Posse; Brumster (Liquid), Chris (Inbred), Darren (Cannondale), DDave (Cameleon), Farqui (5Spot), Jenni (Cotic Soul), Les (Hardrock), Rob (Flux), Roger (FSR), Sicknote (Hardrock), Mark (XTC), Uphilla (5Spot)
Route; Tracklog
Weather; Fairly overcast but remained dry and pleasantly warm
Mechanicals; Farqui's M4's squealed from the off and although a strip and clean silenced them for a few sections they wailed their way up the fireroad - much to the annoyance of riders further up the hill ! A couple of handfuls of Welsh mud and grit thrown satisfying over the rotor kept them quiet for the rest of the wkend. Brumster collected a puncture which fortunately didn't show itself until he unloaded back at home, phew.
Inuries; None.

Saturday, September 23, 2006

Afan Saturday afternoon

Trail; Glyncorrwyg Ponds, July Trail (the shortest section of the Skyline)

This trail shares the same initial 6km slog up the side of the valley as the Whites Level so we all knew what was coming. Some even found it too much and sneaked off back down to watch a local rugby match ! For me, the most excellent chilli and jacket spud were making themselves felt whilst leaning over on this climb and I was almost relieved when I had to stop and fix a puncture :p

Once the slog was dispatched the majority didn't fancy the Black section again, a wise decision as it had already sent one of us to A&E, so we continued on with the Skyline. Whilst mullin' over the trail options, the hills gave way to the sea and the twirling wind farm made a suitably picturesque backdrop.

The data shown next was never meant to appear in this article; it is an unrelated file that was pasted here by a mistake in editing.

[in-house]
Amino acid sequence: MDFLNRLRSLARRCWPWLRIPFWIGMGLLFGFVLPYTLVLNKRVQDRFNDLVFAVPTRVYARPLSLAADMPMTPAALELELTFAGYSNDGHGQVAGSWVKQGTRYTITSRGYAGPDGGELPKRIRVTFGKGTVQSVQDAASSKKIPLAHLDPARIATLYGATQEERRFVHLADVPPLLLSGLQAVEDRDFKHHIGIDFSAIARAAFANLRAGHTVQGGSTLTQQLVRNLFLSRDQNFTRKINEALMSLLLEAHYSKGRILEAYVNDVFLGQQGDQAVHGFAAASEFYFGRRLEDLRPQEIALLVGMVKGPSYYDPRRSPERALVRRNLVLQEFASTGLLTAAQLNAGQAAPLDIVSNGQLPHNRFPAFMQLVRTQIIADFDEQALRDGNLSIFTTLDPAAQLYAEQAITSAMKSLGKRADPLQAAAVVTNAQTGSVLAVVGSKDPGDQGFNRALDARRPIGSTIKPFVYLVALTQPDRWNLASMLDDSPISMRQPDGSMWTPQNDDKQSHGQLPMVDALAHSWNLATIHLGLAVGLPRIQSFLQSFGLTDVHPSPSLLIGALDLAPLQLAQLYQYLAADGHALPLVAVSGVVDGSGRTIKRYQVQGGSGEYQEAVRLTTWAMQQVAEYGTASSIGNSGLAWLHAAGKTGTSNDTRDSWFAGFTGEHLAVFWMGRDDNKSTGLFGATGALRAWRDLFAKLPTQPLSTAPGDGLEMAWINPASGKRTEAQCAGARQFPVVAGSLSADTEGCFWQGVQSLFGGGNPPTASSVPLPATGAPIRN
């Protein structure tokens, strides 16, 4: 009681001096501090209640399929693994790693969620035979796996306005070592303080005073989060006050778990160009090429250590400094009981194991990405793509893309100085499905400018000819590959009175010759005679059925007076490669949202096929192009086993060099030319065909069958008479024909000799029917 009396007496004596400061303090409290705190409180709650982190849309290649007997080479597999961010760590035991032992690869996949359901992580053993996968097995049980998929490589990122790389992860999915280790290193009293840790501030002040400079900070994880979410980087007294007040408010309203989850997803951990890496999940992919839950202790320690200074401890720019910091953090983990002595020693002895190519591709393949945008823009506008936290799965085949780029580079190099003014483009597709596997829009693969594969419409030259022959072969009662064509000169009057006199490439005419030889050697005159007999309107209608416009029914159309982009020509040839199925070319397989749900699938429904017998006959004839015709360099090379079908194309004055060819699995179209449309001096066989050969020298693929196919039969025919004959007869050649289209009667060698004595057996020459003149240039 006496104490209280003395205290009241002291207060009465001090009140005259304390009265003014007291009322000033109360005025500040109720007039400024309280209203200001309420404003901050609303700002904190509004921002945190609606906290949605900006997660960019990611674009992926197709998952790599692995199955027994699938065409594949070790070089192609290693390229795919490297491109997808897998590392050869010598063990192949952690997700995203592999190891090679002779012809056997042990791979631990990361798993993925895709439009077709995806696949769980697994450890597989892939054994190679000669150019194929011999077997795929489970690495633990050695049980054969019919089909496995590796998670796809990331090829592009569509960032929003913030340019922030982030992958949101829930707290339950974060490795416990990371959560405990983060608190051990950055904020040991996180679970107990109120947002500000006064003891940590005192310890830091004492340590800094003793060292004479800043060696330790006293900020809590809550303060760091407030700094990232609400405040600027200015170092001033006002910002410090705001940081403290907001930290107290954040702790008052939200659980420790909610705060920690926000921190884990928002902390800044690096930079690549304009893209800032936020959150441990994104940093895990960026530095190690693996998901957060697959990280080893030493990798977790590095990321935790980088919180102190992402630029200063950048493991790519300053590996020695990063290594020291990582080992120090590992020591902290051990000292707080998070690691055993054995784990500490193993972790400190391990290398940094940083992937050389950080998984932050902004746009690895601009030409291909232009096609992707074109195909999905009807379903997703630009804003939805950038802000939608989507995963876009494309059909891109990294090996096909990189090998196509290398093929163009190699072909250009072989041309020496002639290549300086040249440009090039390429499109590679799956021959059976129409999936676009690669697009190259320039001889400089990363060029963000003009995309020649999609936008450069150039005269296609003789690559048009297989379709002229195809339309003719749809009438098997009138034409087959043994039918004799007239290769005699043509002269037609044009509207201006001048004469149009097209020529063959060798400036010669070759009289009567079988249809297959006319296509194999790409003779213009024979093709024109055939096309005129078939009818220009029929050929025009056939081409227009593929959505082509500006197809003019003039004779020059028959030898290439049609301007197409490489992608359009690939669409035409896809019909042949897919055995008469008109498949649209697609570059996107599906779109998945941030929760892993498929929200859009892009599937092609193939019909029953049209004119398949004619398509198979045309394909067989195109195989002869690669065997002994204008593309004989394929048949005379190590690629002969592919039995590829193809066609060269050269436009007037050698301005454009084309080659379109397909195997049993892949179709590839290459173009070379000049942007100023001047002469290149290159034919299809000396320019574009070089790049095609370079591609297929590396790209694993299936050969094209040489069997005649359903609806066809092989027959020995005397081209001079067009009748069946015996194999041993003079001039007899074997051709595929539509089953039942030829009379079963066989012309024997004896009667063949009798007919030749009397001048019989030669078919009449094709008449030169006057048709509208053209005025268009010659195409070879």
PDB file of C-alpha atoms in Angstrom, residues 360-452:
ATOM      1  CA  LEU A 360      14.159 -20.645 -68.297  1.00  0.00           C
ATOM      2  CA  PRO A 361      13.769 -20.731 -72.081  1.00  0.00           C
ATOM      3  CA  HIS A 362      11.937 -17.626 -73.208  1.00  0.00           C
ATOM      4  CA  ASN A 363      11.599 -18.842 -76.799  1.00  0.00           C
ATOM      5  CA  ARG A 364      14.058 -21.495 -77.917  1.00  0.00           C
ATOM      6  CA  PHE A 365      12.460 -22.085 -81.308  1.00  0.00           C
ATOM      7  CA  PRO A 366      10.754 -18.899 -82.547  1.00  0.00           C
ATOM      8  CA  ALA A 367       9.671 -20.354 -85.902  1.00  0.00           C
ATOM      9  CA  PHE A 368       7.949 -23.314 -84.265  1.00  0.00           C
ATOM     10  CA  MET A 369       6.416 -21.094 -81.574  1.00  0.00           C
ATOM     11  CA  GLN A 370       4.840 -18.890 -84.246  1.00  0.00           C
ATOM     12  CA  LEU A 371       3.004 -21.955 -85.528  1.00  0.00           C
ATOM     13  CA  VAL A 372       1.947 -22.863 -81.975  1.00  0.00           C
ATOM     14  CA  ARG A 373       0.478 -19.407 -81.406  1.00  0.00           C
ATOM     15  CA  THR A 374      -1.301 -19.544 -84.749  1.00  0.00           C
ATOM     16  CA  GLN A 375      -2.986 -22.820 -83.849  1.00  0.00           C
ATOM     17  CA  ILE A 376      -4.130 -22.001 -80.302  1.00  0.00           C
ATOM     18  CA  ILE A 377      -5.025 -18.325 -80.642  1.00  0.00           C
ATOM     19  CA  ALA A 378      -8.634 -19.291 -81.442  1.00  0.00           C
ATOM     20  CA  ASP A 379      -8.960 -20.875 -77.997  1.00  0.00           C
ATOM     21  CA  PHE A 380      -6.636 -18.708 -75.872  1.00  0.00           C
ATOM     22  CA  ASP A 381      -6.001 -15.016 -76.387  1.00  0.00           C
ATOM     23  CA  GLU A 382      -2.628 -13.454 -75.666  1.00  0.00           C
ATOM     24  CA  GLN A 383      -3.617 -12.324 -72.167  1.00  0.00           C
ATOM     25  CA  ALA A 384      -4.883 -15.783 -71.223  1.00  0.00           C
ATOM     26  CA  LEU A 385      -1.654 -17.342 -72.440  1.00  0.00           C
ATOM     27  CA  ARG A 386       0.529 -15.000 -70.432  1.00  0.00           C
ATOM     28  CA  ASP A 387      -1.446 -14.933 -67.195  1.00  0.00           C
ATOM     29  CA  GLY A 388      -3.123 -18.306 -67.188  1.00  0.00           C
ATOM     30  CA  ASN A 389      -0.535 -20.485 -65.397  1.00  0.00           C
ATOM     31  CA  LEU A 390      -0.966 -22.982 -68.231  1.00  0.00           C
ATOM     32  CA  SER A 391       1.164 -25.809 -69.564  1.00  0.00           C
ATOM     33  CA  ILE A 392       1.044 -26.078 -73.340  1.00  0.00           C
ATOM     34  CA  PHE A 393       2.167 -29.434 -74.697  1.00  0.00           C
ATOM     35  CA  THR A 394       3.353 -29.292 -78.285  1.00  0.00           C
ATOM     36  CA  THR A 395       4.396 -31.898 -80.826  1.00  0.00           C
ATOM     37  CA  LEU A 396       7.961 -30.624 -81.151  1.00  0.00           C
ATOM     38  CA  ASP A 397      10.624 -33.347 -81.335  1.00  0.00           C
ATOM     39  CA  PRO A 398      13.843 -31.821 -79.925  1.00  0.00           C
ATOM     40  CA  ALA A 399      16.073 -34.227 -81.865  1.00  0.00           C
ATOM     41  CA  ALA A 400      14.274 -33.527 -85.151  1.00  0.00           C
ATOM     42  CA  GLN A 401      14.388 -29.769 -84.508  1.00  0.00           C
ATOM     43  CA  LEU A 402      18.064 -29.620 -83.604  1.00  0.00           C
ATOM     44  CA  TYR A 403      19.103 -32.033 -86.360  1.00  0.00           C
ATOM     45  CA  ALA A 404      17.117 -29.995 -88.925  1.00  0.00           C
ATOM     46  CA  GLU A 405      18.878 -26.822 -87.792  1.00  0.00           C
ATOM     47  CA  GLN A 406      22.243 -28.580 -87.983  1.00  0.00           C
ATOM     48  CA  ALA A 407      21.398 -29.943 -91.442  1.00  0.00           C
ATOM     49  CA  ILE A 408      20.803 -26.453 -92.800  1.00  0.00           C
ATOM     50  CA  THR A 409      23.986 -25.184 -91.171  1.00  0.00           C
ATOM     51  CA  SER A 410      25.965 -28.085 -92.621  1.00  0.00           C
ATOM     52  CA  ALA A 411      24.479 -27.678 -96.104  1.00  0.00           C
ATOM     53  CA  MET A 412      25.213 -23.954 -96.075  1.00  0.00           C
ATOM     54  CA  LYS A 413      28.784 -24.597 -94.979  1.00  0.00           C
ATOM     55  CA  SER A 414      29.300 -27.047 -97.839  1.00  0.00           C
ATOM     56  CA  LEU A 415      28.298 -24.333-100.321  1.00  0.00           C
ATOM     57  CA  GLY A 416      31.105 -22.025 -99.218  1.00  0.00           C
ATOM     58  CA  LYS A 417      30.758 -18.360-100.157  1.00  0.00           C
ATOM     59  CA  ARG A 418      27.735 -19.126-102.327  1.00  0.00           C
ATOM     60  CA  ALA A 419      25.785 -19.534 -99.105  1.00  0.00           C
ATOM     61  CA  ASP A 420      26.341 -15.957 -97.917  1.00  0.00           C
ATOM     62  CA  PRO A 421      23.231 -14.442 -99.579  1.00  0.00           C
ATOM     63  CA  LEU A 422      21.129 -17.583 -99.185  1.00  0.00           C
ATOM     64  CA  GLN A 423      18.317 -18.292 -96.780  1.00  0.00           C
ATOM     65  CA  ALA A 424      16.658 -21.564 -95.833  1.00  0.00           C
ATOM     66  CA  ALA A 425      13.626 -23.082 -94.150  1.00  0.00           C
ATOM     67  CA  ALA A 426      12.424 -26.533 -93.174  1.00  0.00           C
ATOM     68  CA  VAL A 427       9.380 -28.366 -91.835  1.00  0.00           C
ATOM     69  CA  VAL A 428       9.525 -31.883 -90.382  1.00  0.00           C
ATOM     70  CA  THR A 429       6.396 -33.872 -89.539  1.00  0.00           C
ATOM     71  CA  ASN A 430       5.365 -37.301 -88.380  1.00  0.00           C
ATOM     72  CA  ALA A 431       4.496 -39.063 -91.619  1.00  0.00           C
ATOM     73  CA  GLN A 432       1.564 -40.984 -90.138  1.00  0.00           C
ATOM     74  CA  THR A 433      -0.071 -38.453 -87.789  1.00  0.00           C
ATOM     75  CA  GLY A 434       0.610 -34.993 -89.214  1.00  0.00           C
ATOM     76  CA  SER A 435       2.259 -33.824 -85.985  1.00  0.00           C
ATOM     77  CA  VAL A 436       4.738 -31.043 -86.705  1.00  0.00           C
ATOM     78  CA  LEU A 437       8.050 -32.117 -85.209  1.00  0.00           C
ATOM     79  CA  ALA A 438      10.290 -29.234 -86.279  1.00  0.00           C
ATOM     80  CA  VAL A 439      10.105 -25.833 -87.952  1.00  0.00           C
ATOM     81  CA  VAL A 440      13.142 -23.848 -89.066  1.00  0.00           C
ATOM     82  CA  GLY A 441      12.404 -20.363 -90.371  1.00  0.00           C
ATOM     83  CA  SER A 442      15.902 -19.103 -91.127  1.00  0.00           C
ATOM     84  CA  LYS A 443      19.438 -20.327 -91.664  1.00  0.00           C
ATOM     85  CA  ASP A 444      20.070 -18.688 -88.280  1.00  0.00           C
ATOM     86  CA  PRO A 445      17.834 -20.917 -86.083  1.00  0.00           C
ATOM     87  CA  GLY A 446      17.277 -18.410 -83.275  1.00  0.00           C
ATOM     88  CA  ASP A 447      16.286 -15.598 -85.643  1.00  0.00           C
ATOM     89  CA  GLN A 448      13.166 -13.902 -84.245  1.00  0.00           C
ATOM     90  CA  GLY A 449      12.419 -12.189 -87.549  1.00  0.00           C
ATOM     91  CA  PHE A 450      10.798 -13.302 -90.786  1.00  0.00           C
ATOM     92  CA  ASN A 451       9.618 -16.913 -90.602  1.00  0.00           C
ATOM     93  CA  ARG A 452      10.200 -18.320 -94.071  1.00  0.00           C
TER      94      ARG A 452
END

The fireroad takes you around to a couple of sections of entertainment and after Granada it was time to take the 1st of two shortcuts that make the monster Skyline trail more manageable. The shortcut itself is quite steep and obviously has a high volume of water flowing down there when wet 'cos it's well cut up and very rocky, which Chris really enjoyed.

Now the trail gets to be really fun with Joyrider flinging you along the top, the side of the hillside, into and out of the woods. A sizeable fireroad slog follows which starts to wipe the smile off your face before tucking left into the woods for the grand finale and some of the best DH that Afan has to offer. Deadwood has some rocky drops that seem to have been sanitised since last year but they still caught Farqui out who pogo'd his way down with just one foot clipped in :rolleyes The whimpers from his quads cramping and nads flailing over the back wheel appeared to amuse the posse tho :p

The next couple of sections continue with some fabulous flowing sections which repays the brave with plenty of high velocity action, blurred vision, aching thighs, wrist and forearms. All managed to race down the switchbacks whoopin' and a hollerin'. Although we all had a blast down to the finish, Darren seemed particularly takin with these final sections and his companions driving back to the cabin with him prob'ly needed ear plugs :D

A great days riding was then enjoyed in good company around a fab communal BBQ back at the excellent accommodation.